Evol Ecol Res 18: 7-23 (2017)     Full PDF if your library subscribes.

The impact of the Pull of the Recent on the fossil record of tetrapods

Sarda Sahney and Michael J. Benton

School of Earth Sciences, University of Bristol, Bristol, UK

Correspondence: S. Sahney or M.J. Benton, School of Earth Sciences, University of Bristol, Wills Memorial Building, Queen’s Road, Bristol BS8 1RJ, UK. email: sardasahney@gmail.com or mike.benton@bristol.ac.uk


Question: Why has there been an apparently exponential rise in the global diversity of life on land in the past 120 million years?

Hypothesis: Most of the apparent rise in diversity is an artefact of improved sampling towards the present day. A particular bias, the Pull of the Recent (POR), affects those fossil taxa with living representatives, by artificially inflating their numbers.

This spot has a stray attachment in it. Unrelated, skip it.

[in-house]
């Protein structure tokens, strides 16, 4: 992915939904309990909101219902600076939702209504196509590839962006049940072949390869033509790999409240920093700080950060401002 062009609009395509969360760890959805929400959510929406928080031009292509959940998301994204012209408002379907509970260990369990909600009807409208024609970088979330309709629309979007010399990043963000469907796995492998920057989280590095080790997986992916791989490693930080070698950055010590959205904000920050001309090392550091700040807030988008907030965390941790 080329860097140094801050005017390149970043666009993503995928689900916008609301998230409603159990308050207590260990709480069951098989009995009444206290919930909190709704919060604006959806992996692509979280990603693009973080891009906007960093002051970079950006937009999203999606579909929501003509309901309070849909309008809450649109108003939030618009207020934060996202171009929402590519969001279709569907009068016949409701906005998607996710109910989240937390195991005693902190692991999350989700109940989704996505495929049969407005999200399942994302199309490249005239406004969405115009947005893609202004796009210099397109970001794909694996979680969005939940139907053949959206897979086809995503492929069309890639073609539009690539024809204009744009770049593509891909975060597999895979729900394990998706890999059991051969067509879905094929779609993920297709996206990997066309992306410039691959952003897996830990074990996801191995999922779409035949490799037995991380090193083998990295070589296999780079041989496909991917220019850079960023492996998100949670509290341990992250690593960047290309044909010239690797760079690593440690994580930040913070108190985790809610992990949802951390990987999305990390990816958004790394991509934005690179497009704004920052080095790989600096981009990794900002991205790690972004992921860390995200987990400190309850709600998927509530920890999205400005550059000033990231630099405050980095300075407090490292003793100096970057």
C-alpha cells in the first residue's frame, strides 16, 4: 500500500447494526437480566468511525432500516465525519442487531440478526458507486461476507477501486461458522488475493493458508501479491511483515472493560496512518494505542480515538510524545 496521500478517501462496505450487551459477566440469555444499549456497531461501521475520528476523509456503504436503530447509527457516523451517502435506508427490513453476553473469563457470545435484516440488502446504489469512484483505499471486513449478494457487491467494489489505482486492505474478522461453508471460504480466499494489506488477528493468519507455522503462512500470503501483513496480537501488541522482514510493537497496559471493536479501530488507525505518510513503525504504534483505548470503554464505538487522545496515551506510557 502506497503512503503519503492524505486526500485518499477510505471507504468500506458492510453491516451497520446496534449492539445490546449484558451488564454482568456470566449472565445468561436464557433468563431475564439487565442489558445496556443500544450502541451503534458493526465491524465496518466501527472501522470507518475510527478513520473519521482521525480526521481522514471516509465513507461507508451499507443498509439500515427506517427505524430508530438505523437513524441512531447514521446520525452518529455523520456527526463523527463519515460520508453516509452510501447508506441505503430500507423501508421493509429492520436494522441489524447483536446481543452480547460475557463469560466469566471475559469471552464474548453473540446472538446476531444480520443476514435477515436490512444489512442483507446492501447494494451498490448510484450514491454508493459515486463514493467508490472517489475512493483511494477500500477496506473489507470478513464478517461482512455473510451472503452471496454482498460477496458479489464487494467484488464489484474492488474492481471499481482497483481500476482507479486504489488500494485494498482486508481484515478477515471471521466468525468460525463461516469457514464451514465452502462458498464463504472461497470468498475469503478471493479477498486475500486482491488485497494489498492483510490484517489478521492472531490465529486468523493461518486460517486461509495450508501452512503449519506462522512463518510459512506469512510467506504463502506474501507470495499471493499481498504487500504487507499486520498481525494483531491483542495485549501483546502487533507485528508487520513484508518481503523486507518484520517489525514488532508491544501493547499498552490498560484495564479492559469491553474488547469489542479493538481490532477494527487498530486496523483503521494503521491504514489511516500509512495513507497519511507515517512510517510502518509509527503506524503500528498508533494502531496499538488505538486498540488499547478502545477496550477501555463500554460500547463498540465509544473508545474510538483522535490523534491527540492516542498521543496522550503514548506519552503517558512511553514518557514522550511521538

Organisms: The fossil record of tetrapods (amphibians, reptiles, mammals, and birds).

Methods: Compare lists of extant families and genera with totals and proportions that do, and do not, have fossil records in the Plio-Pleistocene.

Results: The POR extends its influence back to the early Eocene, accounting for at most 6.1% of the increase in tetrapod family diversity and 1.3% of generic diversity. Small animals, insectivores, and birds are most affected by the POR, perhaps because of their delicate skeletons.

Conclusion: The POR does not significantly distort the pattern of diversification, suggesting that the massive expansion of tetrapod biodiversity in the past 120 million years is largely a real biological pattern.

Keywords: biodiversity, diversity, fossil record, Pull of the Recent, tetrapods, vertebrates.

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